When Nicholas Sparks wrote, “Every great love starts with a great story,” I am pretty sure he was not talking about me and my dog, SH, but his quote describes our love story perfectly.
In February 2011, I started noticing at night, there was an odd barking around my house. Odd in that it wasn’t the usual sound of coyotes yipping and howling. It was a deep, lonely bark that only seemed to start after I had gotten into a nice, deep REM sleep.
As the nights went on, this unique, mournful bark was etched in my mind and on my last nerve. Then, as fate would have it, my husband, Will, and I arrived home late one Saturday night after an evening out only to be greeted by a skinny, smiling dog. I have never seen a dog smile before or since, but SH does. He was so skinny that Will put him inside our backyard fence and fed him some leftovers before we went to bed.
Because we live in the country, and because there are a lot of heartless people in the world, we often have dumped dogs wander up to our house. They usually come and then go, but this little guy came and stayed, which scared me a little. The last thing I said before we went to bed that fateful night was, “We are not keeping that dog.”
The next day, my children, who were still young at the time, woke up squealing with delight at the sight of a dog in the yard. They went straight to work fattening him up, sharing bits of their breakfast or getting him “just a little” cheese. They oohed and ahhed over him and, with all the subtlety of a game show host, pointed out how well-behaved and smart he was.
I just kept repeating my mantra “We are not keeping that dog.” To prove how serious I was, I took a very flattering picture of him and posted it to Facebook, hoping against hope that he was a runaway. I got several messages from people who were just sure that he was their long lost pooch.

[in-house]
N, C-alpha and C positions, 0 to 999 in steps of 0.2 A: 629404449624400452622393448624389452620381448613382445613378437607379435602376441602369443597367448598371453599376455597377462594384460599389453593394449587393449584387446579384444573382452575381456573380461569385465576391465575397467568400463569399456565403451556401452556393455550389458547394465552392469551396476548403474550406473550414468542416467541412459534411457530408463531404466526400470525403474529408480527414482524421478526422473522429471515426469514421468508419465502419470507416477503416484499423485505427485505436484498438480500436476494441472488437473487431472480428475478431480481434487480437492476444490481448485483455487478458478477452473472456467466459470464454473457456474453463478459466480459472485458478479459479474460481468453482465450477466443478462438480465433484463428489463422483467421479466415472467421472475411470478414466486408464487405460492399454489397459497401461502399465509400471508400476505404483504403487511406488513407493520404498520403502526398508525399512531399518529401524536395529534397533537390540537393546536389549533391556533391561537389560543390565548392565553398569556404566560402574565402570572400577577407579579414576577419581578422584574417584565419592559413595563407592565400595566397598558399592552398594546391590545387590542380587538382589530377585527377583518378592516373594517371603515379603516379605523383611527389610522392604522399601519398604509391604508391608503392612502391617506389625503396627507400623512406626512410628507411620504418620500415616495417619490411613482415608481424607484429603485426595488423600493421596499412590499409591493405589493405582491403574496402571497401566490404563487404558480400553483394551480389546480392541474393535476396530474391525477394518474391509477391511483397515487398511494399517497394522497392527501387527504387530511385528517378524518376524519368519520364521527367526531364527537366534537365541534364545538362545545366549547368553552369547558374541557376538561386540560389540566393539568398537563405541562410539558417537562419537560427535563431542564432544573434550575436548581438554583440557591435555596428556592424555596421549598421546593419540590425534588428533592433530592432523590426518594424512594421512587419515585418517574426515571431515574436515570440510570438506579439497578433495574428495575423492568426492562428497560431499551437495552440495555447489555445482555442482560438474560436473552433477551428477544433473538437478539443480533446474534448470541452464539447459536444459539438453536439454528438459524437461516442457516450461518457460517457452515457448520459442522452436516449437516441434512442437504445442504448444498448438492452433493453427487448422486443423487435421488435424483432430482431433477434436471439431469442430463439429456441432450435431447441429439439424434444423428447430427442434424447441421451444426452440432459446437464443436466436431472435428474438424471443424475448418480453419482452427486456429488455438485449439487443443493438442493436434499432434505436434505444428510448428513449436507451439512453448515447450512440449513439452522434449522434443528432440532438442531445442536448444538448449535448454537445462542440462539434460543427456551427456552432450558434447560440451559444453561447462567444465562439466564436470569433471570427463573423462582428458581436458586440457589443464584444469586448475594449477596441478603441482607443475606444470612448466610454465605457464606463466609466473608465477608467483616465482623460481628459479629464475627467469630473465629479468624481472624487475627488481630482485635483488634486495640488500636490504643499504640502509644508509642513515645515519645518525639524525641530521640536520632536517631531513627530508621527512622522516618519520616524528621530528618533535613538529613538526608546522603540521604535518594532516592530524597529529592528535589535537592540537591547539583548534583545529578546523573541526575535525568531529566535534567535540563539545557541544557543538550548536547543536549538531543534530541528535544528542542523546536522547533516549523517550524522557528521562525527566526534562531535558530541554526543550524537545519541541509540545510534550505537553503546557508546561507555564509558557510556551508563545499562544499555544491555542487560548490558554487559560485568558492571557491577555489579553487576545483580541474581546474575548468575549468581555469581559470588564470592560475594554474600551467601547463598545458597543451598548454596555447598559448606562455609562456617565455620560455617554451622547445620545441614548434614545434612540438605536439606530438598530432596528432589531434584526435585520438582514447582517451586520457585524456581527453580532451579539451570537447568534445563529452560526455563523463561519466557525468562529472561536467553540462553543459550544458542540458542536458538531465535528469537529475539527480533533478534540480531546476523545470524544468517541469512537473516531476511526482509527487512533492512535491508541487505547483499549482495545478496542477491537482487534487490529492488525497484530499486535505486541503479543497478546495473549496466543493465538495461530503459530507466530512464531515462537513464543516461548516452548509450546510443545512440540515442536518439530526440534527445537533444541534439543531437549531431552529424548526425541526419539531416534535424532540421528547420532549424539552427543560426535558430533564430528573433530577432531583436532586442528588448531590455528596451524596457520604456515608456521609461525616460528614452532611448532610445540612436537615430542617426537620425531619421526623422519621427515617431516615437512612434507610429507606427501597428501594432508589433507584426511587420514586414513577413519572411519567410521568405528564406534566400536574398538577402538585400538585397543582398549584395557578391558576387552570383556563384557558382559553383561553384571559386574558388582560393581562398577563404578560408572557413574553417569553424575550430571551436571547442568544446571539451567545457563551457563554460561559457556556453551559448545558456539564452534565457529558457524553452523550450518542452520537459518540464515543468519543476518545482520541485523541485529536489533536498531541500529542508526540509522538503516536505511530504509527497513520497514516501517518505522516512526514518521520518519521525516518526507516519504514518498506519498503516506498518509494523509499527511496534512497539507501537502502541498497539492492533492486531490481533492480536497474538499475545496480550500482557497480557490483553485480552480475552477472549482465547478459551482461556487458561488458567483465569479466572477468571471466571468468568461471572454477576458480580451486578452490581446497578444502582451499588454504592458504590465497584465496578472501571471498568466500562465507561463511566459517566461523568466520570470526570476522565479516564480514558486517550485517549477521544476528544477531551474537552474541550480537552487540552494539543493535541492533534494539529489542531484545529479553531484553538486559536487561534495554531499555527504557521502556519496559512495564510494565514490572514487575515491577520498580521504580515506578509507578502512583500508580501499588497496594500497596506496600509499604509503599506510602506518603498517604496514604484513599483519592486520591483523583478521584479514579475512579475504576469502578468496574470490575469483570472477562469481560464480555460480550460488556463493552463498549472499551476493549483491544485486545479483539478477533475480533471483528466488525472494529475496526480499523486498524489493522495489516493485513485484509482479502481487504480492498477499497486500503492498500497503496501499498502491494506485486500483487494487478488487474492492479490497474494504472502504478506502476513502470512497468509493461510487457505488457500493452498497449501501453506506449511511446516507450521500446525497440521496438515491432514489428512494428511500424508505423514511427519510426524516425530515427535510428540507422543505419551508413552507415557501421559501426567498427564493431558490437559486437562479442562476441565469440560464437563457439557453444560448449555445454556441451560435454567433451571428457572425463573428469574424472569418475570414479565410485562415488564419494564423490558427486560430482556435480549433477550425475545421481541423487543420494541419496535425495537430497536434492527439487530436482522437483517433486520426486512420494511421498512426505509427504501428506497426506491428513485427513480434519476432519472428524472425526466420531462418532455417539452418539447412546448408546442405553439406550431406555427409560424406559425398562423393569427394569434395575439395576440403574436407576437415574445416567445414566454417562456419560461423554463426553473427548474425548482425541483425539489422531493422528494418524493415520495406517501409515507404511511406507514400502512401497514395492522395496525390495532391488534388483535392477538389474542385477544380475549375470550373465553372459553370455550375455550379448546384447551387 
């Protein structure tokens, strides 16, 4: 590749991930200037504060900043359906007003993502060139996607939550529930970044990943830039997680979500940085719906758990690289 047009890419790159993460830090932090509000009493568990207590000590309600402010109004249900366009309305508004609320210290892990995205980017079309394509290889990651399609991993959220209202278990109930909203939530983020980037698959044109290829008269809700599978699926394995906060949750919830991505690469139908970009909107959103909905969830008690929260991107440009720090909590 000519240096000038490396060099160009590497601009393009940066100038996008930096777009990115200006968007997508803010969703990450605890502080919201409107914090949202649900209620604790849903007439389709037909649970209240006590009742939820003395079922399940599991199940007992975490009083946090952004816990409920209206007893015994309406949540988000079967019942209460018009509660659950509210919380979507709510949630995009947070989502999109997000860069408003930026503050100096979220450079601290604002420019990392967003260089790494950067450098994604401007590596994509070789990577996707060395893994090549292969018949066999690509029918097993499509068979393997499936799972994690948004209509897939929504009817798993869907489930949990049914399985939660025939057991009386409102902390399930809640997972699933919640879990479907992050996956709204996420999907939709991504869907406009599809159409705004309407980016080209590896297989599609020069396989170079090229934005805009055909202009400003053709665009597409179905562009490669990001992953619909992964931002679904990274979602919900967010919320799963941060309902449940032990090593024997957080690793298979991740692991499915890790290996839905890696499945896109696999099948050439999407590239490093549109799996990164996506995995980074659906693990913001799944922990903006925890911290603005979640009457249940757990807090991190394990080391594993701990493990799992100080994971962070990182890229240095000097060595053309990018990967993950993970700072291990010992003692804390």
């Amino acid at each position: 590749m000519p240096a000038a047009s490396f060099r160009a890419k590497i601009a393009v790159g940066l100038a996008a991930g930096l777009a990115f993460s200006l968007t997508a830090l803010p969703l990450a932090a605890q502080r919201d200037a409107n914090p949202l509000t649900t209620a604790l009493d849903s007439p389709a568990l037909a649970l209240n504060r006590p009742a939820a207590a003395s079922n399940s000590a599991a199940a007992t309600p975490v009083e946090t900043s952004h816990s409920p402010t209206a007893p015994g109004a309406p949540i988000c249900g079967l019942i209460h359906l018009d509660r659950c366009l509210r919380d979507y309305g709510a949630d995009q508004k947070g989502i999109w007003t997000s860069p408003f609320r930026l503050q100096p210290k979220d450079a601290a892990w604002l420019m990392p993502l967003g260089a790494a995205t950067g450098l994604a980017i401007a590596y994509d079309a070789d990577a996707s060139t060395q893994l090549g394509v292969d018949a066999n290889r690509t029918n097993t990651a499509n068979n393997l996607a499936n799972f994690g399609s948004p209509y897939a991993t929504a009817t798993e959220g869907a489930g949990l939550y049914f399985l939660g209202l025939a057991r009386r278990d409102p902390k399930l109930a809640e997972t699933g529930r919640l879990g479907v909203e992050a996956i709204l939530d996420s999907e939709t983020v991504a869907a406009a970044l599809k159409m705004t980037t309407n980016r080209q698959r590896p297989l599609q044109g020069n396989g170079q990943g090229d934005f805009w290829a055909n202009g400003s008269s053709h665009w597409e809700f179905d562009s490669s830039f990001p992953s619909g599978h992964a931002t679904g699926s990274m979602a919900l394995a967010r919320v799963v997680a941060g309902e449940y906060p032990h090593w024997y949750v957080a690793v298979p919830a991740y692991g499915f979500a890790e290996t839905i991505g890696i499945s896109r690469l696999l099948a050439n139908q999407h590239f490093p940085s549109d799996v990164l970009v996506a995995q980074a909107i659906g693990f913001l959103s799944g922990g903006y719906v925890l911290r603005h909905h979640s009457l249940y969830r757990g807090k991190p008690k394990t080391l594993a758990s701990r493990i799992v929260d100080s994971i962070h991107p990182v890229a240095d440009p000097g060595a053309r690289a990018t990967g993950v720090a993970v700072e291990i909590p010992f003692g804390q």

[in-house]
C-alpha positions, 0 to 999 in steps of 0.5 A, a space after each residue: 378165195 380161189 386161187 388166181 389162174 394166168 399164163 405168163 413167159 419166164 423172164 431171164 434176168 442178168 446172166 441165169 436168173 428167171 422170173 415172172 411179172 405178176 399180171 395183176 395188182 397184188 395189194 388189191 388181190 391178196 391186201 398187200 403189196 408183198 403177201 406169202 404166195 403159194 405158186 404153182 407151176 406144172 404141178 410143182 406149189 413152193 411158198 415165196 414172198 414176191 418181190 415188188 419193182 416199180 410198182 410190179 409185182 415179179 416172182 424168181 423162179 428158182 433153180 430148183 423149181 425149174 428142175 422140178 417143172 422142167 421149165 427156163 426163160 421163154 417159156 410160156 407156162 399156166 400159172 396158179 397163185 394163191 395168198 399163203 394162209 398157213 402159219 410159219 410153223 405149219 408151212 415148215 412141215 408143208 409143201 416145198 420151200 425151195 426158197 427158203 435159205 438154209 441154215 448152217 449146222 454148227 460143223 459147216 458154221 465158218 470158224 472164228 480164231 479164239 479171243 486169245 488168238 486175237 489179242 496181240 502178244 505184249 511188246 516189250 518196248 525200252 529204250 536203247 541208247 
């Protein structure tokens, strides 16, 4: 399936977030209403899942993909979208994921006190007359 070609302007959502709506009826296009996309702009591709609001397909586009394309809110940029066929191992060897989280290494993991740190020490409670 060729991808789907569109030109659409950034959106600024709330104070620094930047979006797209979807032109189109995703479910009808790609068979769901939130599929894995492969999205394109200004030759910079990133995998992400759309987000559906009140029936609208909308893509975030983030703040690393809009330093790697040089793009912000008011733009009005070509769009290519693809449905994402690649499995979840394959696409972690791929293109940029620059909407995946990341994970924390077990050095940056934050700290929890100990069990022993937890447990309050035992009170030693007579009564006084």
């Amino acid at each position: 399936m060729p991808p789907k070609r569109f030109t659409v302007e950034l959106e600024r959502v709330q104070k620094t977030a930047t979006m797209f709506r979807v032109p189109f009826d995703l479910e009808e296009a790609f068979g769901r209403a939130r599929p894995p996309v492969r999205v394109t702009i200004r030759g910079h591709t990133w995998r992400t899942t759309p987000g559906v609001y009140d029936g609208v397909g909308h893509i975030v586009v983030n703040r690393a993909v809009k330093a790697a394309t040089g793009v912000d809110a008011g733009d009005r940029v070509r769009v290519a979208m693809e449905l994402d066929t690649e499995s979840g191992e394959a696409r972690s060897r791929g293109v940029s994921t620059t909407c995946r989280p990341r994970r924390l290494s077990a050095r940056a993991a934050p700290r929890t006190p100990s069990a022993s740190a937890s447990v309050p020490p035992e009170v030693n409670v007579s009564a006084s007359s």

Each person who came out to look at him concluded the same thing – he was not their dog. This went on for a couple of weeks, and although I kept up my strong exterior of opposition to keeping the dog we now call SH, inside I could feel myself caving.
We were out for a stroll in the yard one fateful evening when he must have sensed that I was getting soft. In true SH fashion, he made the most of the opportunity by putting his hunting prowess on full display, making quick work of a very big water moccasin that had taken up residence in one of my flower beds. It was at that barefoot-in-the-grass moment that I knew he was here to stay.
I am absolutely sure all of your dogs are well-mannered, smart and good-looking, but trust me when I tell you that SH is, without question, the best dog that has ever lived. He is a dutiful watchdog who barks ferociously when anyone comes down our driveway, but he also melts into a puddle of love as soon as anyone approaches him. He has the heart of a herder, and when the cowboys come to work our cattle, he wishes he were a cow dog.
He and I have walked hundreds of miles up and down the county roads near my house, picking gallons of dewberries together and when something is weighing heavy on my heart, no one is a better listener than SH. Throughout the years, he has earned a special spot in my heart. I love that guy, and his home is now and always will be with me.
One of our favorite things to do together is to pick dewberries. Although SH has proven himself a skilled snake killer, I don’t want to tempt fate, so we load up in the UTV and ride the fence lines, listening to music and picking from the relative safety of the vehicle.
SH loves a little berry snack, so sometimes, our harvest is a little light but not this year. Thanks to recent rains, we had a bumper crop and my purple fingers and expanded waistline are a testament to their deliciousness.
A few weeks ago, after a long afternoon of berry picking, SH and I whipped up a fresh, hot cobbler. If you don’t have any dewberries handy, any fruit will work in this quick, easy and tasty dessert.